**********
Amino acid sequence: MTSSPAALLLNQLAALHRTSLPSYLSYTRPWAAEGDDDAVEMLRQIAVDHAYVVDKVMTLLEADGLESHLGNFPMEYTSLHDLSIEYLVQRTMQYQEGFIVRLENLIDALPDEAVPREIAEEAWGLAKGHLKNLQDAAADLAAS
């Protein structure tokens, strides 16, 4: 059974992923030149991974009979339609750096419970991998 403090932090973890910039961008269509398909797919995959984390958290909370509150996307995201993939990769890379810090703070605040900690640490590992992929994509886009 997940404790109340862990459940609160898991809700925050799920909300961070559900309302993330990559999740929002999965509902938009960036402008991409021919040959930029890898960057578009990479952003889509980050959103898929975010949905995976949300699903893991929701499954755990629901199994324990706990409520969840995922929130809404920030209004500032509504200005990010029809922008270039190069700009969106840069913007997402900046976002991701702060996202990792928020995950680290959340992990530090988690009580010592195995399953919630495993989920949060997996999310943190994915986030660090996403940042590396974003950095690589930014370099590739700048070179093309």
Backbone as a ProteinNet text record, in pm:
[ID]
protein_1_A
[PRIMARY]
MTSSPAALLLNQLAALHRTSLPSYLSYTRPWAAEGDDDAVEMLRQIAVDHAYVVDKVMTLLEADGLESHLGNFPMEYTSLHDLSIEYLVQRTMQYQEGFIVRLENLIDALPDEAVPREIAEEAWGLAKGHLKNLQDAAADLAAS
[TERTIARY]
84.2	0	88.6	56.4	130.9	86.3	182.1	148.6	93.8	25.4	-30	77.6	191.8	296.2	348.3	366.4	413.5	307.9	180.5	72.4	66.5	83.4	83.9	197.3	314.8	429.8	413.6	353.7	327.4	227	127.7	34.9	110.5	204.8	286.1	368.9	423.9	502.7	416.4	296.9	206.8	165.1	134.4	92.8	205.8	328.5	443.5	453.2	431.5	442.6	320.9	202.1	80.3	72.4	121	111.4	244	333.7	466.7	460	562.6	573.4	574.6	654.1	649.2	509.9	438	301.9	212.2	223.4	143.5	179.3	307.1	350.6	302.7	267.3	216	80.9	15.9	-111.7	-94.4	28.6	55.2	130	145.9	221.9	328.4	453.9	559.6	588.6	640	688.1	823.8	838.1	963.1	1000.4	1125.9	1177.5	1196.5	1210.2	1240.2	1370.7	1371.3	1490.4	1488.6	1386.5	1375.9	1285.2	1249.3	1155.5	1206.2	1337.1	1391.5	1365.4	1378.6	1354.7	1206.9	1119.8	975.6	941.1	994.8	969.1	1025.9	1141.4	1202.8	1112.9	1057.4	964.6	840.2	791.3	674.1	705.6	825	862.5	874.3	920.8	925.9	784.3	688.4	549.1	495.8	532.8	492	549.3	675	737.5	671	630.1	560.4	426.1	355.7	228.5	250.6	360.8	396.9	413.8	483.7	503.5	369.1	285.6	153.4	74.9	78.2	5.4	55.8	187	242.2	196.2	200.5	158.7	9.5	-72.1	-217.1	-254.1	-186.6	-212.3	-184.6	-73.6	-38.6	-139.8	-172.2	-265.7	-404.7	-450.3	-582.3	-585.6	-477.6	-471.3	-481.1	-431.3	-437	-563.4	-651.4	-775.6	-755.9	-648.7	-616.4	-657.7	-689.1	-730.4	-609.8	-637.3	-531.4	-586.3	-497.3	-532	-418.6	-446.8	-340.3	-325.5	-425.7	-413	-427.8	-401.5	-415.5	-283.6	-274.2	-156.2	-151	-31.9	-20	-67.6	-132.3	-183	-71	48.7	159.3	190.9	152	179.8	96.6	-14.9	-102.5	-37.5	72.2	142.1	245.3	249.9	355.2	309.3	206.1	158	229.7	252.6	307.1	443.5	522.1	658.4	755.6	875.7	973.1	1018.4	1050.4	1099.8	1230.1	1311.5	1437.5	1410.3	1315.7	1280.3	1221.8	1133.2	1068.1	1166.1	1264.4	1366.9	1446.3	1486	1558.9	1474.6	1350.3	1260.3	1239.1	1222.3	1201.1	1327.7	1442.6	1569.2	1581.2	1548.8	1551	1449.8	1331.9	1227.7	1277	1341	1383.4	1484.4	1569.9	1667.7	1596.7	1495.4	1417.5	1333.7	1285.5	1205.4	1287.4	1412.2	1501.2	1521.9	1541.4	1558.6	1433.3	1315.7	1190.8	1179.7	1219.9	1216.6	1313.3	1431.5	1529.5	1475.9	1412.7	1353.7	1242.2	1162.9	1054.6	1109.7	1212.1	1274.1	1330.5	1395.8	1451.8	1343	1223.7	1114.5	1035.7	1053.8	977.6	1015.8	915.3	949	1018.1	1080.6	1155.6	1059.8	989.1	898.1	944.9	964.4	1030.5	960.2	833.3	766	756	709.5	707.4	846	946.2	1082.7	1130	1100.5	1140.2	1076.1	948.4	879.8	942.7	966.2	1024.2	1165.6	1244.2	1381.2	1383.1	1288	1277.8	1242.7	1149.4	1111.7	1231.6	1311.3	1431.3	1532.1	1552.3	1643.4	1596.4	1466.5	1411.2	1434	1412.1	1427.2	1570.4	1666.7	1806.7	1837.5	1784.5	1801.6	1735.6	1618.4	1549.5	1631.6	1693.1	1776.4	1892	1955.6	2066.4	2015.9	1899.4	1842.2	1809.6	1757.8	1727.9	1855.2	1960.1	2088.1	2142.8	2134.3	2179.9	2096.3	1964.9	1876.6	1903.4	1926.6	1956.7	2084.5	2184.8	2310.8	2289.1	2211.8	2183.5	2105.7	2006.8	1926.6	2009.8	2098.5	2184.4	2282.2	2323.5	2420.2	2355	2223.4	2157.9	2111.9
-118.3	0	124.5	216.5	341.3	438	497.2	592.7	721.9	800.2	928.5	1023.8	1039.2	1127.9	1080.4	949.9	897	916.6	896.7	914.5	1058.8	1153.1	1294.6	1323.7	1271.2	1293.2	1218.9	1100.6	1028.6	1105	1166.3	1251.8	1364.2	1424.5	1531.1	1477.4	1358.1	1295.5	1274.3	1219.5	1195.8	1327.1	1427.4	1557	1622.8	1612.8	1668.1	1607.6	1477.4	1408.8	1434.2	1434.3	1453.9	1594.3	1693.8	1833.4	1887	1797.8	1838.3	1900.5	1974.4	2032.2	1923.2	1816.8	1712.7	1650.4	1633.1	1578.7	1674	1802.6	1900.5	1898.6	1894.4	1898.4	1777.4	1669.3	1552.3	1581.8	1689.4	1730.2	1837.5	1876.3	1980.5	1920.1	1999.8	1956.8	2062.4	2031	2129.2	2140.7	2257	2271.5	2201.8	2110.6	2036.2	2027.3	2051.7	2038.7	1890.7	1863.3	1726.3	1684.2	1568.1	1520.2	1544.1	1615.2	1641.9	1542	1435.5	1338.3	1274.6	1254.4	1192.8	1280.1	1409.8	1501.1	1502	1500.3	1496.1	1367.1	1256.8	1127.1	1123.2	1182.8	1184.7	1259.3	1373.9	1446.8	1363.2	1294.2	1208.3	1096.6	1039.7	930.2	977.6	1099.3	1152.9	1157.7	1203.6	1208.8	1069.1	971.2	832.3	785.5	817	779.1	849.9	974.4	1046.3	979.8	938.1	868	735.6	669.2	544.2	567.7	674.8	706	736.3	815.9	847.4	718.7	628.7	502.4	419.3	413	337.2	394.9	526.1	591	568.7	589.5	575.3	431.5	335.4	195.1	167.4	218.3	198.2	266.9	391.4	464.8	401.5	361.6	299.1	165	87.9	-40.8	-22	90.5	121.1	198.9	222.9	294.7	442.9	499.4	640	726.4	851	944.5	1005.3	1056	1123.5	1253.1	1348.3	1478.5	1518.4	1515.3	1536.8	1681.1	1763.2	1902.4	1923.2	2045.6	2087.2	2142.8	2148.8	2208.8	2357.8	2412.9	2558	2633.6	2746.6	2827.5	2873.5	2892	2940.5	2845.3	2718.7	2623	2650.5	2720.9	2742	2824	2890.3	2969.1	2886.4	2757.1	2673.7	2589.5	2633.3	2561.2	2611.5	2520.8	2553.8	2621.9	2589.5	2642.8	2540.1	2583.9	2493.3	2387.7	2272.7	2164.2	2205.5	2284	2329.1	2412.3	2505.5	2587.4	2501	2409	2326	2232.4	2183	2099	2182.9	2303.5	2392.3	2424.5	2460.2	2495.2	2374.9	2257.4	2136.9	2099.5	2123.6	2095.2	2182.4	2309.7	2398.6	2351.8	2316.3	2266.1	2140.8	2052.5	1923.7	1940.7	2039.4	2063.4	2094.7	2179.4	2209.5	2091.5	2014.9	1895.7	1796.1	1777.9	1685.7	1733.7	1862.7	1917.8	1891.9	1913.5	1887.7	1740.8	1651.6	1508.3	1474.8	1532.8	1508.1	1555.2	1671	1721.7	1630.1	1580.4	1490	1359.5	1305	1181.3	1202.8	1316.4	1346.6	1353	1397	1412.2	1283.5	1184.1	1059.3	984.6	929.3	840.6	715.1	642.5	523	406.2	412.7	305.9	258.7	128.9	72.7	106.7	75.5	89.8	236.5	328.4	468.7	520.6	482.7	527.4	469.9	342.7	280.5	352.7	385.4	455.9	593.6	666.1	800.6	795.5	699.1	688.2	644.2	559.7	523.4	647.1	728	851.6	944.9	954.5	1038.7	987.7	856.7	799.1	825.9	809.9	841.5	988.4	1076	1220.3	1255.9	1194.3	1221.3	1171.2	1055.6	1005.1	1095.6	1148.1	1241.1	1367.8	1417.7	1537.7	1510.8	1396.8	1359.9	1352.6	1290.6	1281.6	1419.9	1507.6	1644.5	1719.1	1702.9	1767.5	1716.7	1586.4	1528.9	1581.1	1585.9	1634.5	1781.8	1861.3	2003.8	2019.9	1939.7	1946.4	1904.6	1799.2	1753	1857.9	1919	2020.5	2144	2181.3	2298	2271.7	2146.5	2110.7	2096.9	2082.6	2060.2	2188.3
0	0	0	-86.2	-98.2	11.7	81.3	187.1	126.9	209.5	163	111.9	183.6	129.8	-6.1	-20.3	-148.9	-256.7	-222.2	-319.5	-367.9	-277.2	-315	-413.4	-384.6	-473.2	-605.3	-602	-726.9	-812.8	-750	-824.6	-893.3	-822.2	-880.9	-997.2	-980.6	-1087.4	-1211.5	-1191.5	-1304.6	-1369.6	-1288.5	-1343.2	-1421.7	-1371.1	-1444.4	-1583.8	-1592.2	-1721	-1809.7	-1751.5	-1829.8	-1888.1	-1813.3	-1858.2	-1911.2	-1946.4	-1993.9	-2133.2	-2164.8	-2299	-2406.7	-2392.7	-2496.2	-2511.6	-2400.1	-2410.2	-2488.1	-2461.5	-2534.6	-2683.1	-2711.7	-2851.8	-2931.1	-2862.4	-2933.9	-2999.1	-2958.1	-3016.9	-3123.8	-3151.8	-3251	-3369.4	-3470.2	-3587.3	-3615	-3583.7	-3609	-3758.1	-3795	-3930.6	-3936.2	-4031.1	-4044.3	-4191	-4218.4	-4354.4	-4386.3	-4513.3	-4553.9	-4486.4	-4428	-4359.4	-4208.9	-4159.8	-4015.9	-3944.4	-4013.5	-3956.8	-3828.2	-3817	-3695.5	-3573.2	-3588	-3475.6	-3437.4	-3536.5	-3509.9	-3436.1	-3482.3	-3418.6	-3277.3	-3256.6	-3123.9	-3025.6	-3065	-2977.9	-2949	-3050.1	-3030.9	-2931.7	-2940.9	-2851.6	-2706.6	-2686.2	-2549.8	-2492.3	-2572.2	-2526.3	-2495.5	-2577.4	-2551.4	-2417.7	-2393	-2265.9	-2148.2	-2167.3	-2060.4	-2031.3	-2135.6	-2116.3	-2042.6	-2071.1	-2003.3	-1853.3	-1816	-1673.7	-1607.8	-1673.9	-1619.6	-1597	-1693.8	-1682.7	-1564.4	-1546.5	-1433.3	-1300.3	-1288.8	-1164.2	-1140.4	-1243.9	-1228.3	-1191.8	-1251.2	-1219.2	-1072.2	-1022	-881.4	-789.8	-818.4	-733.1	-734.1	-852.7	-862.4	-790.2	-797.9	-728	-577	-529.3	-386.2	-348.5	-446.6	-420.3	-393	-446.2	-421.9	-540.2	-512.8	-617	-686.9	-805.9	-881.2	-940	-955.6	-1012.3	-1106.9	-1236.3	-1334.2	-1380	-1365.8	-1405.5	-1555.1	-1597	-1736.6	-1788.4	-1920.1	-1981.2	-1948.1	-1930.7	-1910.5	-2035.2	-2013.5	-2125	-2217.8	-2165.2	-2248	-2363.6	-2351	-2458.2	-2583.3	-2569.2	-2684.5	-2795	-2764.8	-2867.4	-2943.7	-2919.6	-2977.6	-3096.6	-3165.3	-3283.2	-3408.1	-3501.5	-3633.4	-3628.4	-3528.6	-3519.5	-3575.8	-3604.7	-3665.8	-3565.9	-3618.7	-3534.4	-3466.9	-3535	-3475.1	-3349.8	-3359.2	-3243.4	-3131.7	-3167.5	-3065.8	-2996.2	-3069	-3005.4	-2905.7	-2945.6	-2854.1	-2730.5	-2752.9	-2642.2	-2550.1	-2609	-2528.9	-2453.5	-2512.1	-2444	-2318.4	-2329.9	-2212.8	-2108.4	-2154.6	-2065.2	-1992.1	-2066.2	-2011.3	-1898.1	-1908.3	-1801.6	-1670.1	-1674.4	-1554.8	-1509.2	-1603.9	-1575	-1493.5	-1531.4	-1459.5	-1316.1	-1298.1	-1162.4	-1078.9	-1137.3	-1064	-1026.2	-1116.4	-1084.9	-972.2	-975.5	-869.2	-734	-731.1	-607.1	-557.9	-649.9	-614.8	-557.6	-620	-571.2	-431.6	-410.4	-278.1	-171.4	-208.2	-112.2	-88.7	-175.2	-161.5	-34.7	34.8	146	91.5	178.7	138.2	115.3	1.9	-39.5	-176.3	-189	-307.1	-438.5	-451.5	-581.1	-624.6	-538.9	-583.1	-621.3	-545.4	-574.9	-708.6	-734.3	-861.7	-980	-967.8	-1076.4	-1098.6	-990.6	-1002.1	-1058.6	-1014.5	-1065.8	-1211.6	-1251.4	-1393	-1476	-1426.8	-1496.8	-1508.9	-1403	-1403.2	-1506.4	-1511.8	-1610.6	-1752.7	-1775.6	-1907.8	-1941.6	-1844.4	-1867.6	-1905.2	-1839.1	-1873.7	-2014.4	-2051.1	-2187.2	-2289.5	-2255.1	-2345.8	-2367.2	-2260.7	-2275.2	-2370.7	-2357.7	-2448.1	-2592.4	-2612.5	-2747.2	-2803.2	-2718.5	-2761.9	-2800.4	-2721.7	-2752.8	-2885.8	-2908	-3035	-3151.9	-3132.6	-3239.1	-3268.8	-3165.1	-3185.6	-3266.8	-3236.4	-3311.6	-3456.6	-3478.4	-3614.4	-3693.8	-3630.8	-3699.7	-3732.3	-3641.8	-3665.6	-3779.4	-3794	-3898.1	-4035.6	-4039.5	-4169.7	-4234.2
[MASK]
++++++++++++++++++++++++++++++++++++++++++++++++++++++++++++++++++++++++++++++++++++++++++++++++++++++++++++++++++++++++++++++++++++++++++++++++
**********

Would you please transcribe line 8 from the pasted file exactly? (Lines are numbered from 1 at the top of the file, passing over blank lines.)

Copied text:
[TERTIARY]